For Immediate Release - April 17, 2014

AG Coakley Opposes U.S. House Bill That Eliminates State Protections Against Toxic Chemicals

Multistate Letter to U.S. House Strongly Opposes Draft Legislation that Strips State Authority to Protect the Public from Chemical Hazards

BOSTON – Concerned that proposed legislation could eliminate a state’s ability to protect the public from dangerous toxic chemicals, Attorney General Martha Coakley joined a coalition of states in sending a letter today urging leaders of the U.S. House of Representatives to ensure that current reform efforts do not undermine crucial state regulations.

In the multistate letter sent today to U.S. House of Representatives Subcommittee on Environment and the Economy, AG Coakley and 12 other attorneys general address the draft bill known as the Chemicals in Commerce Act, presented by Representative John Shimkus (R-IL), and object to the sweeping preemption language it proposes for the Toxic Substances Control Act (TSCA). According to the letter, the proposed bill would strip states of the power to regulate toxic chemicals and enforce needed protections against toxic exposures.

“Our federal toxics law is more than 35 years old and in obvious need of reform to ensure that our citizens, particularly those most vulnerable, are protected,” AG Coakley said.  “While I applaud the ongoing bipartisan efforts in Congress to modernize the TSCA, the ability of individual states to protect the public must not be sacrificed in the process.” 

Adopted in 1976, the TSCA is the statute governing national chemicals policy and sets federal restrictions on the manufacture and use of chemicals that present an unacceptable risk of harm to public health and the environment. Currently, the federal law allows both the federal government and the states to address toxic chemicals, and states have often taken the lead in acting to reduce toxic risks to citizens and the environment. Because of limitations in the statute, TSCA has largely failed to fulfill its purpose, resulting in a continued risk of exposure to potentially hazardous chemicals on an ongoing basis.

The AG coalition’s letter offers assistance in crafting legislation that helps TSCA meet its goal of regulating dangerous substances, while preserving the traditional and critical role of states in protecting health and welfare within their boundaries.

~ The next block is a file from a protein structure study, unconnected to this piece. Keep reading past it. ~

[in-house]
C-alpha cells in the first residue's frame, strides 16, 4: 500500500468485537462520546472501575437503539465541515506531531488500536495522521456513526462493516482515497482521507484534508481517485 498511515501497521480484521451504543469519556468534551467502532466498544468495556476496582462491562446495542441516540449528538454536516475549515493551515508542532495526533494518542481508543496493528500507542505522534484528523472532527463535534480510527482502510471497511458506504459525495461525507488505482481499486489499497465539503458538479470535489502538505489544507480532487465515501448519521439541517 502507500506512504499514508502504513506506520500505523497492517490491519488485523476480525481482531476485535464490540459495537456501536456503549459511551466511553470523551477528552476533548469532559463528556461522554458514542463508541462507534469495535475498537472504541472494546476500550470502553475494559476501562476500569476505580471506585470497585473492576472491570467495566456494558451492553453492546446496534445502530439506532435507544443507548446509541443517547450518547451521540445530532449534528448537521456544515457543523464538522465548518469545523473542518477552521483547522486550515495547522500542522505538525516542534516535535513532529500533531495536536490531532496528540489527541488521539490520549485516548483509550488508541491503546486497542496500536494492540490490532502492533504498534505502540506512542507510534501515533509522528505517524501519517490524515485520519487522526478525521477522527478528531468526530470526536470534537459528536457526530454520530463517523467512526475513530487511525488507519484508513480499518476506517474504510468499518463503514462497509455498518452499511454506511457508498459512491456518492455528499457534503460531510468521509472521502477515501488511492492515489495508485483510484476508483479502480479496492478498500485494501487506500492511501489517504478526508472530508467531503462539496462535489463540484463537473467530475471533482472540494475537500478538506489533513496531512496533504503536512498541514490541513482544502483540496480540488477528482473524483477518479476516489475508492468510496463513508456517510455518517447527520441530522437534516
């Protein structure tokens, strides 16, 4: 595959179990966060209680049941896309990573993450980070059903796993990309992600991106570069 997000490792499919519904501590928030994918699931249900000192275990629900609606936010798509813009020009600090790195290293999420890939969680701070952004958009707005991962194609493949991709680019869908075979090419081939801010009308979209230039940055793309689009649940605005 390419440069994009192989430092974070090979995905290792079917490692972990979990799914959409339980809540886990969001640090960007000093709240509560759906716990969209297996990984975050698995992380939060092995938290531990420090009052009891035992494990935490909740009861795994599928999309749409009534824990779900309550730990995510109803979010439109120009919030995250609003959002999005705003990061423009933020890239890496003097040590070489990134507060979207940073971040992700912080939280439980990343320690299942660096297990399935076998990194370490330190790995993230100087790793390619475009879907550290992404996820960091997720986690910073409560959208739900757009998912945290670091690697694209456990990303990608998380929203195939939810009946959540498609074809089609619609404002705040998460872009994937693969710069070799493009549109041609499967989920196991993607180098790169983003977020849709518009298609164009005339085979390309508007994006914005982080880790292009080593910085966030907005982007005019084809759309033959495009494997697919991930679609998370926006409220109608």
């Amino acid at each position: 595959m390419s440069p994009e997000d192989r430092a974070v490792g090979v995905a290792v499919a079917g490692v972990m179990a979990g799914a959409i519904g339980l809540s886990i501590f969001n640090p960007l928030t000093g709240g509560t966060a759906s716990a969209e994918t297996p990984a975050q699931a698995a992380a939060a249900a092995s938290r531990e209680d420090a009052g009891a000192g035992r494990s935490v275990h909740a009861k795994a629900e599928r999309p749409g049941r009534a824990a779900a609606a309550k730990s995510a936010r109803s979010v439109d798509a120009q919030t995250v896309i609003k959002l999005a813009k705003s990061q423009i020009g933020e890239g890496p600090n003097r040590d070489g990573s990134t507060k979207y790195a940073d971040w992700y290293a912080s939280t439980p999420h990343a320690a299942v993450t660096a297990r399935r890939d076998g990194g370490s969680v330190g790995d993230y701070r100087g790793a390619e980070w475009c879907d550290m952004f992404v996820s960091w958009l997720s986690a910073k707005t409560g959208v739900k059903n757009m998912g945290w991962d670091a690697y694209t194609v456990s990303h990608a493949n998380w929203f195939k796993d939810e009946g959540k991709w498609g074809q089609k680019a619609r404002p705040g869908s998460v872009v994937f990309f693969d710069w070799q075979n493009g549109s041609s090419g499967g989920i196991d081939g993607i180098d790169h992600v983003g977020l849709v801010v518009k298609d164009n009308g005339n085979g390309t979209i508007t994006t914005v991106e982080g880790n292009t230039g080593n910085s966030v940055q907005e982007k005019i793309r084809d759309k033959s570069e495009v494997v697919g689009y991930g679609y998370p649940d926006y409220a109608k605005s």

Specifically, the AG’s letter objects to the provisions in the proposed Chemicals in Commerce Act that:

  • Preempt state and local requirements regardless of whether they already existed before the law was enacted or before the EPA acted under the law;
  • Prevent states from establishing or continuing to enforce any state regulation of chemicals once the EPA has made an initial safety determination with respect to that chemical, even before any final agency action, including prohibiting states from imposing stricter standards than provided by federal regulation; and
  • Prevent states from even seeking information about a toxic chemical from a company once EPA has made a safety determination with respect to that chemical.

In July 2013, AG Coakley joined eight other states in expressing similar concerns about the Chemical Safety Improvement Act, a bipartisan reform bill currently pending in the Senate. According to the letter, the preemption provisions of the new draft bill cast an even broader net than the language proposed in the Chemical Safety Improvement Act.

The AG’s Office joins the multistate coalition, led by New York Attorney General Eric Schneiderman, with the following states: California, Connecticut, Hawaii, Iowa, Maine, Maryland, New Hampshire, New Mexico, Oregon, Vermont, and Washington.

Assistant Attorney General Andrew Goldberg of Coakley’s Environmental Protection Division is handling the matter for the Commonwealth of Massachusetts.

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